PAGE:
The Tantalizing Potential of Kristaps Porzingis
A cynic might reasonably assert that Kristaps Porzingis hasn’t proven anything yet. He’s played relatively limited minutes in just nine games in his brief NBA career. He’s yet to score more than 16 points in any one contest. His team, the New York Knicks, sit one game below .500 at 4-5.
Yet, such skeptics might be missing the point.
Yes, many Knicks fans are overly optimistic about the promise of Porzingis. But it could also be argued that many loyal Knicks fans have earned the right to get exceedingly, even irrationally, excited.
Context is important here.
Being a Knicks fan has been tough and often exhausting. Even in the “glory days” of the 1990s, the regular seasons were extremely enjoyable and entertaining, but playoff runs ultimately ended in heartache. Still, looking back, Knicks fans didn’t know how good they had it. For younger supporters of the team, being a fan of this franchise has been brutal. Teenage fans have seen basically nothing but drama and dysfunction. Oh, and losses. Plenty of losses…
Over the last 15 seasons, the Knicks have won a grand total of seven postseason games. They have lost 672 regular season games during this same stretch. Bill Clinton was President of the United States the last time the Knicks advanced past the second round of the playoffs.
Still, it isn’t simply the sheer number of numbing defeats. The Knicks often found new and inventive ways to demoralize the fan base. The poor choices on draft day, moronic trades and inexplicable front office hires are simply too numerous to list. Even short-lived successes that generated genuine excitement would inevitably be followed by a crashing return to defeats and despair. The perpetual cloud of gloom that has hung over the franchise for nearly two decades has tended to deflate even the most buoyant and supportive spirits.
The coup de grace came last season. New Yorkers actually had a reason to welcome losses, but the Knicks somehow even managed to mess that up. Heading into the final week of the 2014-15 campaign, New York was in prime position to finish with the worst record in the NBA, which would have guaranteed them a top-three pick and the best odds of winning the lottery (to secure the services of stud prospect Karl-Anthony Towns). Alas, the Knicks won their final two road games of the season (the only time all season they won back-to-back road contests), which allowed the Minnesota Timberwolves to back into the coveted No. 1 spot.
At the lottery drawing held in New York City the following month, only one team had the misfortune of “moving down.” It was the Knicks, who fell to No. 4 overall.
The top three picks in the 2015 draft were essentially no-brainers. Towns, the consensus top prospect, would go first. D’Angelo Russell and Jahlil Okafor would follow, in some order.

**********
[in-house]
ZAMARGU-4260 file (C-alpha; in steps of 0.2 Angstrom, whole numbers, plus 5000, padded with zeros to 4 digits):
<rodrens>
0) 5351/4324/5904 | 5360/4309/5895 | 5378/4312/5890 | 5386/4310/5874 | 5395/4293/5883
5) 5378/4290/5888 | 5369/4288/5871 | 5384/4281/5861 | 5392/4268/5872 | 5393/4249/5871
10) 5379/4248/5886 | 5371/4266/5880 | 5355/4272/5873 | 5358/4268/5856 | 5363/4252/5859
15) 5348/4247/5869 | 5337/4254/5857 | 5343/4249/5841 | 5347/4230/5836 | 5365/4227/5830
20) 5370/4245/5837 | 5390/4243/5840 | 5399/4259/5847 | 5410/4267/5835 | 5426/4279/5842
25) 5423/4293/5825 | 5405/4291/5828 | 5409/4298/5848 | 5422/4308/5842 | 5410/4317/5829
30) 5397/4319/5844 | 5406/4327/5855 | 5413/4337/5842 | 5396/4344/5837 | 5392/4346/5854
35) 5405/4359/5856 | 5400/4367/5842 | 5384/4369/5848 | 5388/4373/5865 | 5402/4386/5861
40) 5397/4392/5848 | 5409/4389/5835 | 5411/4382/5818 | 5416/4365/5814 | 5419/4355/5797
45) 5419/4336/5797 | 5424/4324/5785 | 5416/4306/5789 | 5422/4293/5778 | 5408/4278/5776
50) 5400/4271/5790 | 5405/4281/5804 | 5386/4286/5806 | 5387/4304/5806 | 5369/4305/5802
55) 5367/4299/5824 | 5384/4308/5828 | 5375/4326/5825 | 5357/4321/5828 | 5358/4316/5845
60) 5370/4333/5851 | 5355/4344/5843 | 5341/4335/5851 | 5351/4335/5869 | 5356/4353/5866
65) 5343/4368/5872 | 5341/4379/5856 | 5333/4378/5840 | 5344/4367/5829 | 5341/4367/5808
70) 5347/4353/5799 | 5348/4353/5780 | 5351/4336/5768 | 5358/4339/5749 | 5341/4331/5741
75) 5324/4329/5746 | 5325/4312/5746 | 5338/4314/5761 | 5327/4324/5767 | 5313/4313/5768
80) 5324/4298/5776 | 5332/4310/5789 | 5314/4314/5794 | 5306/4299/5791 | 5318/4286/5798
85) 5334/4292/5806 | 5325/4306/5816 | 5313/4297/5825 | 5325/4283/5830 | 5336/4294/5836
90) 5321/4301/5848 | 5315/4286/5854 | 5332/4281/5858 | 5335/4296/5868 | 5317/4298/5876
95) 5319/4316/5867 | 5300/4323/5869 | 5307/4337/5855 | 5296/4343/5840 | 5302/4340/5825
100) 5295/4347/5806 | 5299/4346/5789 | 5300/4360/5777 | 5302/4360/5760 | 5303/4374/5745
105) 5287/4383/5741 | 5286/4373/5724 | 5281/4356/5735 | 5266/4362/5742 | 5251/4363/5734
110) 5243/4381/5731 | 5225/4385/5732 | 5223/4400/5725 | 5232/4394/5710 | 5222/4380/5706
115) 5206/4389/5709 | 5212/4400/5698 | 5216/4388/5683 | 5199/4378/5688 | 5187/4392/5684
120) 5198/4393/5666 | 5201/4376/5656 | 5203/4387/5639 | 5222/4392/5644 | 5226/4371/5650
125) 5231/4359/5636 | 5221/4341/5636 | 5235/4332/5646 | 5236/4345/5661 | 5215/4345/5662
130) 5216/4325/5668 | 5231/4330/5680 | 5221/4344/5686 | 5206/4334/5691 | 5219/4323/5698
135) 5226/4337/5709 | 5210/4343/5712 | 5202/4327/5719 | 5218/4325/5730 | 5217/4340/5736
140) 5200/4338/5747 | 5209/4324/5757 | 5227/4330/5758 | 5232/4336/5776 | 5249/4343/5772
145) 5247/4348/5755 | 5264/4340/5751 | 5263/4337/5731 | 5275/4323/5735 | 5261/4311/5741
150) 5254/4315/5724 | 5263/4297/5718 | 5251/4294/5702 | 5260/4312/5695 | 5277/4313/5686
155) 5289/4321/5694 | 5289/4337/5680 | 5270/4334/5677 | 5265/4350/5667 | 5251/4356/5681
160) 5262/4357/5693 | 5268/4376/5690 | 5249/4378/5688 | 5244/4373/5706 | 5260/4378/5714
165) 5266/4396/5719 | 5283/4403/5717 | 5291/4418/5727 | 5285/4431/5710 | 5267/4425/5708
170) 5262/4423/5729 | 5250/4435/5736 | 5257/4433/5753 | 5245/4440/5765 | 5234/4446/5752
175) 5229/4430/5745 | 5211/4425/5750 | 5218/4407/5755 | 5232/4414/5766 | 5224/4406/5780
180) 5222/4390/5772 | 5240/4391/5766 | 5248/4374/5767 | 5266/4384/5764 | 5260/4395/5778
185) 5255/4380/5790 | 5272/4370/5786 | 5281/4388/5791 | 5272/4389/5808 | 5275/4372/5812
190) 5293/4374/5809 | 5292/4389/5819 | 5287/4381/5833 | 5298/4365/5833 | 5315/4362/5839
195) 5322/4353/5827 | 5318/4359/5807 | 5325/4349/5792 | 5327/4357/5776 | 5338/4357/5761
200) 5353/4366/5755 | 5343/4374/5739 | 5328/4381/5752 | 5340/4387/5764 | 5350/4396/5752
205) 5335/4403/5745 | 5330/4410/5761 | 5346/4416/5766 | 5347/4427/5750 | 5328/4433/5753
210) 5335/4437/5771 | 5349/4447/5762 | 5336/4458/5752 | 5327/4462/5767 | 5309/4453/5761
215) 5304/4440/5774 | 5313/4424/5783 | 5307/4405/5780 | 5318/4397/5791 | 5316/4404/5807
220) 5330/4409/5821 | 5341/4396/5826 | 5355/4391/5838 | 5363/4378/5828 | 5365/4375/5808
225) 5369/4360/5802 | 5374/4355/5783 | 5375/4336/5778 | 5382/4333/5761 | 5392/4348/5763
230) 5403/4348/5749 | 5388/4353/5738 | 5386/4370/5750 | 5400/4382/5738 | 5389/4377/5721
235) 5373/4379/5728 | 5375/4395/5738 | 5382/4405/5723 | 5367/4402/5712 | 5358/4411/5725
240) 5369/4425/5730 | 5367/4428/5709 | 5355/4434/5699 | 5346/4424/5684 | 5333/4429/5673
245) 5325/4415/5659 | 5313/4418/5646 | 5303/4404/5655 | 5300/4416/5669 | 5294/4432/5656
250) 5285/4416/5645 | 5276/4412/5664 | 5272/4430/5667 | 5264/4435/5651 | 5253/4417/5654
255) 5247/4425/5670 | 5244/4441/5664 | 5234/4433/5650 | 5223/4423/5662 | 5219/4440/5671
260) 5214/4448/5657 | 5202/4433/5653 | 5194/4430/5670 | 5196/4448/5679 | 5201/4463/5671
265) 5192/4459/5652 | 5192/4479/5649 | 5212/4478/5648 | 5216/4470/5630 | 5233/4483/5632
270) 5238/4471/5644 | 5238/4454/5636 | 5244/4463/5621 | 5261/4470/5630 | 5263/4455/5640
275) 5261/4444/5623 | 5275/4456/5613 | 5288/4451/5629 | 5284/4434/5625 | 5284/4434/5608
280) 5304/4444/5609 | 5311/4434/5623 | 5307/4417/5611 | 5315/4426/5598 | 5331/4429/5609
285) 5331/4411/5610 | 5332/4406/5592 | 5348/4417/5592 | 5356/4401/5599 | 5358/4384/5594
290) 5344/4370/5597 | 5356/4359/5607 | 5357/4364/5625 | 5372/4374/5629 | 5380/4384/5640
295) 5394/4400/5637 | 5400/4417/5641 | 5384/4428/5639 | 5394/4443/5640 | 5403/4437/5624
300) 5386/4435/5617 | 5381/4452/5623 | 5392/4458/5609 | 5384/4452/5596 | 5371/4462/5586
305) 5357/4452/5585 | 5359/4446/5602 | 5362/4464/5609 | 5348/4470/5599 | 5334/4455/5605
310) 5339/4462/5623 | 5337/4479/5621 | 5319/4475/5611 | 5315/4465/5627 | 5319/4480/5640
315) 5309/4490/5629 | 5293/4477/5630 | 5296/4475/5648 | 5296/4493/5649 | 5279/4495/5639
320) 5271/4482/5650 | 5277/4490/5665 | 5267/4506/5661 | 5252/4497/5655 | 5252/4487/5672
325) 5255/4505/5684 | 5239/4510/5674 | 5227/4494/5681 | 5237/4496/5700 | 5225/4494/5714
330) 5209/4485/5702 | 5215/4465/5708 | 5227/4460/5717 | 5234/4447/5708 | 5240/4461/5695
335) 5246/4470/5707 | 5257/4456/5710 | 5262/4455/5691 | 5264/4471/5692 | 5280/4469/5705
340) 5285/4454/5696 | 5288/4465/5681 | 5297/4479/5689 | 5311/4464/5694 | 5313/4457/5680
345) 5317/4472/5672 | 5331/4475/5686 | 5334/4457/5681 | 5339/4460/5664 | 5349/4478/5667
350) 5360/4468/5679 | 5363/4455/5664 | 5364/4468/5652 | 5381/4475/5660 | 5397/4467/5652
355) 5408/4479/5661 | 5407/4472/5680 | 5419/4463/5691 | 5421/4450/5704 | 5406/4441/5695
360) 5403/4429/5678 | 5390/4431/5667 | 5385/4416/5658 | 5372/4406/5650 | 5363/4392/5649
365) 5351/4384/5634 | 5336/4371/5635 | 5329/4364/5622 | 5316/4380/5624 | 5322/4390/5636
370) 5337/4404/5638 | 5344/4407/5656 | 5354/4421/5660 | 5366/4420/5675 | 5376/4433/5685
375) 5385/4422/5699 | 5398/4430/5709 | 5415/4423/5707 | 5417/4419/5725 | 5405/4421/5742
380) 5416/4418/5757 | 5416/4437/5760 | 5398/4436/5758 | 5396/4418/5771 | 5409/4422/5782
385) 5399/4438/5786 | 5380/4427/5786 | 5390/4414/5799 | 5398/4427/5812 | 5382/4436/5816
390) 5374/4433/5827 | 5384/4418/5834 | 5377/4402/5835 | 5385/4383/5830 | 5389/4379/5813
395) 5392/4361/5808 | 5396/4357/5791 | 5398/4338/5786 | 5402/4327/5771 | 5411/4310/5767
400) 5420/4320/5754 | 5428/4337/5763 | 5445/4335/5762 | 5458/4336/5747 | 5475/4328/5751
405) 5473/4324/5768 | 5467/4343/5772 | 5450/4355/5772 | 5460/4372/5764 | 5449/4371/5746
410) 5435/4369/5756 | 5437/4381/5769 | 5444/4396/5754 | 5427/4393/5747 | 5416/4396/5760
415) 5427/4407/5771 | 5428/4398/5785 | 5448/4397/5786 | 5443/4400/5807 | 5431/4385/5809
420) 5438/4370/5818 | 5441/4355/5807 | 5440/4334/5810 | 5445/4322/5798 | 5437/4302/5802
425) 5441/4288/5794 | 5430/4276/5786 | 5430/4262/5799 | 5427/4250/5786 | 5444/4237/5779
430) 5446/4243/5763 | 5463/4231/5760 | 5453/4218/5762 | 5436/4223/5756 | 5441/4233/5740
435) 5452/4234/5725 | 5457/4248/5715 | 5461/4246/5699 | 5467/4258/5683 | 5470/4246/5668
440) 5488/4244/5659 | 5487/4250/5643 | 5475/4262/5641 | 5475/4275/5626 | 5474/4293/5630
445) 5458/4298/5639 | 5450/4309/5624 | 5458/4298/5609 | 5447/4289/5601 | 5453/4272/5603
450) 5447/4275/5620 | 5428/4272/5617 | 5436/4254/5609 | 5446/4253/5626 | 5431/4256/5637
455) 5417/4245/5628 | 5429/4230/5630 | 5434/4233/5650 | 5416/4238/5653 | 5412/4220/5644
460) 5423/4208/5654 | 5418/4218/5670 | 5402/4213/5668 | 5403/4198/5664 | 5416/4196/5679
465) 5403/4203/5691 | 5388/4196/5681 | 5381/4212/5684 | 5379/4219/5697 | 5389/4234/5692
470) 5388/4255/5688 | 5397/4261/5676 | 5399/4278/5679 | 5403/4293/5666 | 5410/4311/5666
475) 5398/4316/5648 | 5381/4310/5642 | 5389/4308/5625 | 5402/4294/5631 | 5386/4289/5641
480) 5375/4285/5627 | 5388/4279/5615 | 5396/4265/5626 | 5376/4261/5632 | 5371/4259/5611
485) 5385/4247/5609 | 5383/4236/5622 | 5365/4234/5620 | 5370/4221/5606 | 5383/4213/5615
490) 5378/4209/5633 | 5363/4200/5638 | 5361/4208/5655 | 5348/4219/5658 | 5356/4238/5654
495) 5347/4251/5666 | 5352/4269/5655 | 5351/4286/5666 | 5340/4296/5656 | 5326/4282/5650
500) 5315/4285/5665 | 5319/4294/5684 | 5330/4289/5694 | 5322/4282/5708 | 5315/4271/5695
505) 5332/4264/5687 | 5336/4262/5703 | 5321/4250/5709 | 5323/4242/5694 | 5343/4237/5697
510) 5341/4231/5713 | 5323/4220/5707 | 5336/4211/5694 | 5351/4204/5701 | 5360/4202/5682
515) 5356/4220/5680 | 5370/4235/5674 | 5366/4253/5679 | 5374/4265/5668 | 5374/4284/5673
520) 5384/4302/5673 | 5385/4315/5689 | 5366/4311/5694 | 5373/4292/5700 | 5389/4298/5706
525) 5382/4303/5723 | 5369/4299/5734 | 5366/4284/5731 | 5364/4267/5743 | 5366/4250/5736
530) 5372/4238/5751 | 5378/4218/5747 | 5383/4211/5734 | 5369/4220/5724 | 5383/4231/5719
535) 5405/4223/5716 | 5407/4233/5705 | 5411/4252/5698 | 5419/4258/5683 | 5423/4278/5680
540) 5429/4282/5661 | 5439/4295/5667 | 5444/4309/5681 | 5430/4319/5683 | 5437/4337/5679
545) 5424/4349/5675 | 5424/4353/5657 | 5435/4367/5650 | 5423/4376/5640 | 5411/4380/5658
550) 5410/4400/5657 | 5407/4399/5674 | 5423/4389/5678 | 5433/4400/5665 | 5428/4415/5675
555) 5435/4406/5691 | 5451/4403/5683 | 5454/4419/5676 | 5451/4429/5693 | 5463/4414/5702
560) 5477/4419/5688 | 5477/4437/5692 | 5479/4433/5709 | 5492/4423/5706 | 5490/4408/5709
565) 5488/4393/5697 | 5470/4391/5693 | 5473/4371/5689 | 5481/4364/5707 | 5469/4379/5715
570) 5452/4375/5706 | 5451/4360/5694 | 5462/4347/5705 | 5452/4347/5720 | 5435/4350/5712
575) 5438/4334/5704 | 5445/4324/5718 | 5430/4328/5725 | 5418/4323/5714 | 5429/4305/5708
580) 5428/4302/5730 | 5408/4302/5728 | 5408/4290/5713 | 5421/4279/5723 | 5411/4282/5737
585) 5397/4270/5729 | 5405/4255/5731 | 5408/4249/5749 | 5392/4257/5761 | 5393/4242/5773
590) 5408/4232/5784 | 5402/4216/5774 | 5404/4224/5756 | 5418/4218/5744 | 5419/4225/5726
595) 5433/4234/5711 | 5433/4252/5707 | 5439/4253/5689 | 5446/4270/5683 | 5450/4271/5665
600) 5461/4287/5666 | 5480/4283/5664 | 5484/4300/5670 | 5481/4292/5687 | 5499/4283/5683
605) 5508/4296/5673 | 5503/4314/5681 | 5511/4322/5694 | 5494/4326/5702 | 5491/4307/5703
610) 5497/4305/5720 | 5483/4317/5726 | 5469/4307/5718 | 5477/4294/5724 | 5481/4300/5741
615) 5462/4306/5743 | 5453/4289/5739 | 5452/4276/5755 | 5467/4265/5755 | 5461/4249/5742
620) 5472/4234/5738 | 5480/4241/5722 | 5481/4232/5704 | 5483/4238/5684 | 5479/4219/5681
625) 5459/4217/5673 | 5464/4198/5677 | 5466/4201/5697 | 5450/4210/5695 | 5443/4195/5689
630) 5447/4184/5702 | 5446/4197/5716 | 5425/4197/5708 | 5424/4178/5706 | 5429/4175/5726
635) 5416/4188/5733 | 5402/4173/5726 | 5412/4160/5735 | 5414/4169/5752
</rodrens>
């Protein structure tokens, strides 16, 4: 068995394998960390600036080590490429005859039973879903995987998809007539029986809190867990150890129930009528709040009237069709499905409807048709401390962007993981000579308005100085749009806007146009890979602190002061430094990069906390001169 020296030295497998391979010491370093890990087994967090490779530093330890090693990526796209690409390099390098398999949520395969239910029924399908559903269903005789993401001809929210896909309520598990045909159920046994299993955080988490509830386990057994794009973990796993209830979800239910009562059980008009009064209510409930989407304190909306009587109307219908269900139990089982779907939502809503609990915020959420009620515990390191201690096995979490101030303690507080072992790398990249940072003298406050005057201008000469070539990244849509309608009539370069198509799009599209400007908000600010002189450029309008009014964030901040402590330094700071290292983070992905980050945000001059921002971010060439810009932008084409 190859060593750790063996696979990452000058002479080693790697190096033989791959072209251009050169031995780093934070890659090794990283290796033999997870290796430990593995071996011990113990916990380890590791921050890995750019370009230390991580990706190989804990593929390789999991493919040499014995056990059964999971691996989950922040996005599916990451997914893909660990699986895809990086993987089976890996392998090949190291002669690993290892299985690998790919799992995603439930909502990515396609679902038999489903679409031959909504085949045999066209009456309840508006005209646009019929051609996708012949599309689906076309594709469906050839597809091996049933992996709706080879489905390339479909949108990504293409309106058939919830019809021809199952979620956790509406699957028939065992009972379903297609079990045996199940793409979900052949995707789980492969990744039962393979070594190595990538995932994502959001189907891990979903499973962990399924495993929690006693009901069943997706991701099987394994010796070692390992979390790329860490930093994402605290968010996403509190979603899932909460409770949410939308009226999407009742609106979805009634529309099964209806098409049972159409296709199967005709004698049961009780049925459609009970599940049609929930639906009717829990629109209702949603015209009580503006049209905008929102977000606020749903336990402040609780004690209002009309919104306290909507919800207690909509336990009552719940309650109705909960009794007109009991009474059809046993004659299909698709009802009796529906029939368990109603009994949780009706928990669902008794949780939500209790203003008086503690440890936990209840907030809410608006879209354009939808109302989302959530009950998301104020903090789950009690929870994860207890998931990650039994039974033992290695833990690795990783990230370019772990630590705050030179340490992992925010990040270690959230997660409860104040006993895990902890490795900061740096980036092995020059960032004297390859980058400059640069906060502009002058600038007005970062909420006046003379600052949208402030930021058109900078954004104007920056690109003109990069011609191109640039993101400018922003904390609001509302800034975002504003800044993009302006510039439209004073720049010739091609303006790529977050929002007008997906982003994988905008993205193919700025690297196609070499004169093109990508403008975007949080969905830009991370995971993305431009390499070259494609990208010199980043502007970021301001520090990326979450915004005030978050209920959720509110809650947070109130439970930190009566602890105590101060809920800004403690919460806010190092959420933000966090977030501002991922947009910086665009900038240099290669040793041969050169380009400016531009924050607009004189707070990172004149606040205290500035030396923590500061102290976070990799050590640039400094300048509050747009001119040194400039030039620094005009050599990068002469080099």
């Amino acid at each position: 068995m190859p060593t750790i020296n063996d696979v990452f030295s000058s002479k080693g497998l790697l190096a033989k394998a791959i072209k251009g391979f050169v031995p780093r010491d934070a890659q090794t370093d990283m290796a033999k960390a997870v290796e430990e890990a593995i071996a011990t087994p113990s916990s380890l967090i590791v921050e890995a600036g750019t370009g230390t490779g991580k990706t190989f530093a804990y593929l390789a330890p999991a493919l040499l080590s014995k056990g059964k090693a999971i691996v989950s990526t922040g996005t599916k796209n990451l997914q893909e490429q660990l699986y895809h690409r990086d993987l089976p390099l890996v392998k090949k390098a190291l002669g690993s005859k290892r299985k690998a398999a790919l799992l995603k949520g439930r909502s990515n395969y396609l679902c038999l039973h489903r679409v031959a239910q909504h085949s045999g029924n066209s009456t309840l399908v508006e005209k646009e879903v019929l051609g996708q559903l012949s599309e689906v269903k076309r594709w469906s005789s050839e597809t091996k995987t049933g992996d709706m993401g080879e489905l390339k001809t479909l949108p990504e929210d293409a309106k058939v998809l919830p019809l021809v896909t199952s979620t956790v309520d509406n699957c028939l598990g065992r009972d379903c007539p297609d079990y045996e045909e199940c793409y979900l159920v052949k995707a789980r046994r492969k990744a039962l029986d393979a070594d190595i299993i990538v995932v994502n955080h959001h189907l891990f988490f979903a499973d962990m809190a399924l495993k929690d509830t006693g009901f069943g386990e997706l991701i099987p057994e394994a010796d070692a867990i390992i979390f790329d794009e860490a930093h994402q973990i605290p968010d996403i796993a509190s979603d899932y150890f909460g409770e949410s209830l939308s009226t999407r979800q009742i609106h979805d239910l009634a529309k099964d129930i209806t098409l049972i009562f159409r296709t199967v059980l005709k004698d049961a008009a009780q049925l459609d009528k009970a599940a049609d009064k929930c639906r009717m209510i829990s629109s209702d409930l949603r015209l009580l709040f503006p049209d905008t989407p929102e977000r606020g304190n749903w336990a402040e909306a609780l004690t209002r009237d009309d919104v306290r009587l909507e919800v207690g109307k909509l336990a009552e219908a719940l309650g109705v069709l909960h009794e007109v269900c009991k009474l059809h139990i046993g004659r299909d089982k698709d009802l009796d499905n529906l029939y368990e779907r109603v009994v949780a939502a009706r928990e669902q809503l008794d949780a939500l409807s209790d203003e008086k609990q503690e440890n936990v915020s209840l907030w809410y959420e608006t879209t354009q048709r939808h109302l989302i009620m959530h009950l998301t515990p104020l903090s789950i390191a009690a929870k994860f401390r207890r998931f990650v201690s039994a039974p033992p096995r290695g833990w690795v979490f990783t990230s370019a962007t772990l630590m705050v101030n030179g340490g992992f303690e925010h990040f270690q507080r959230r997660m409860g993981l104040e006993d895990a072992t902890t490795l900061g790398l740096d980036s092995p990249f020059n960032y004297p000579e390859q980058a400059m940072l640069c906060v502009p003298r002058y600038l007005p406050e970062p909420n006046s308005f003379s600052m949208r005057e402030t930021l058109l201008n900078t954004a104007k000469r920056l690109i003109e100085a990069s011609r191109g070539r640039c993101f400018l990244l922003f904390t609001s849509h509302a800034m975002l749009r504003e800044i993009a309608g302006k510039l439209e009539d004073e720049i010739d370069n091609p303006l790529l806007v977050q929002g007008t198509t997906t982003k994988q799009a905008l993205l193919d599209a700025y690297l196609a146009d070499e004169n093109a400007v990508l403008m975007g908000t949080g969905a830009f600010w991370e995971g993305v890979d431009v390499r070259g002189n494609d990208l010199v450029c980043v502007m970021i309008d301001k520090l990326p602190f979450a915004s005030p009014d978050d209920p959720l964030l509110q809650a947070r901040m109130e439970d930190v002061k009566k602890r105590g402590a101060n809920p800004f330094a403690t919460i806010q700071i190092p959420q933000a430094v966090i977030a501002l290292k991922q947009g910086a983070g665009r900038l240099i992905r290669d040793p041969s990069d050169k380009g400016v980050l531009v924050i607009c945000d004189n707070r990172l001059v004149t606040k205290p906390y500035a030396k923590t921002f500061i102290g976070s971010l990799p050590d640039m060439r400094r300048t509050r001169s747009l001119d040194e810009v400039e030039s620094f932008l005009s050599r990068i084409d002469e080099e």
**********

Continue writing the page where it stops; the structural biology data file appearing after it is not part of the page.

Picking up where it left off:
Then the consensus ceased. Most believed it was at that point where the draft diverted from “sure-fire stars” to “promising prospects with question marks.” Different scouts and pundits predicted the Knicks would take any number of players available. Some suggested it would be in the Knicks’ best interest to move down and acquire assets.
When Commissioner Adam Silver announced “Kristaps Porzingis” as New York’s selection, many fans in the crowd booed. Others shrugged. To be fair, the vast majority of New Yorkers had never watched the kid play a single game. Most could only base their opinion on limited YouTube footage. Moreover, Knicks fans had been conditioned to expect the worst.
Back in 1999, as we know, the Knicks selected Fredrick Weis – one spot ahead of NYC’s own Ron Artest.
Ten years later, in 2009, GM Donnie Walsh and all of Knicks Nation desperately wanted sharpshooter Stephen Curry out of Davidson. It was the worst kept secret in the draft. The Knicks were sitting at No. 8 overall and Curry teasingly lasted through the first six picks, before the Golden State Warriors snatched him up at No. 7. The Knicks had to settle for Jordan Hill, who played a total of 24 games for New York before they dumped him in a cap-clearing trade. Curry, obviously, won a title and the MVP award for the Warriors last season.
Many Knicks fans, possibly suffering from post-traumatic draft-pick stress, were hesitant to embrace Porzingis. Also, rumors immediately began circulating that franchise cornerstone Carmelo Anthony was furious the Knicks had gambled on a 19-year-old foreigner, which didn’t help matters.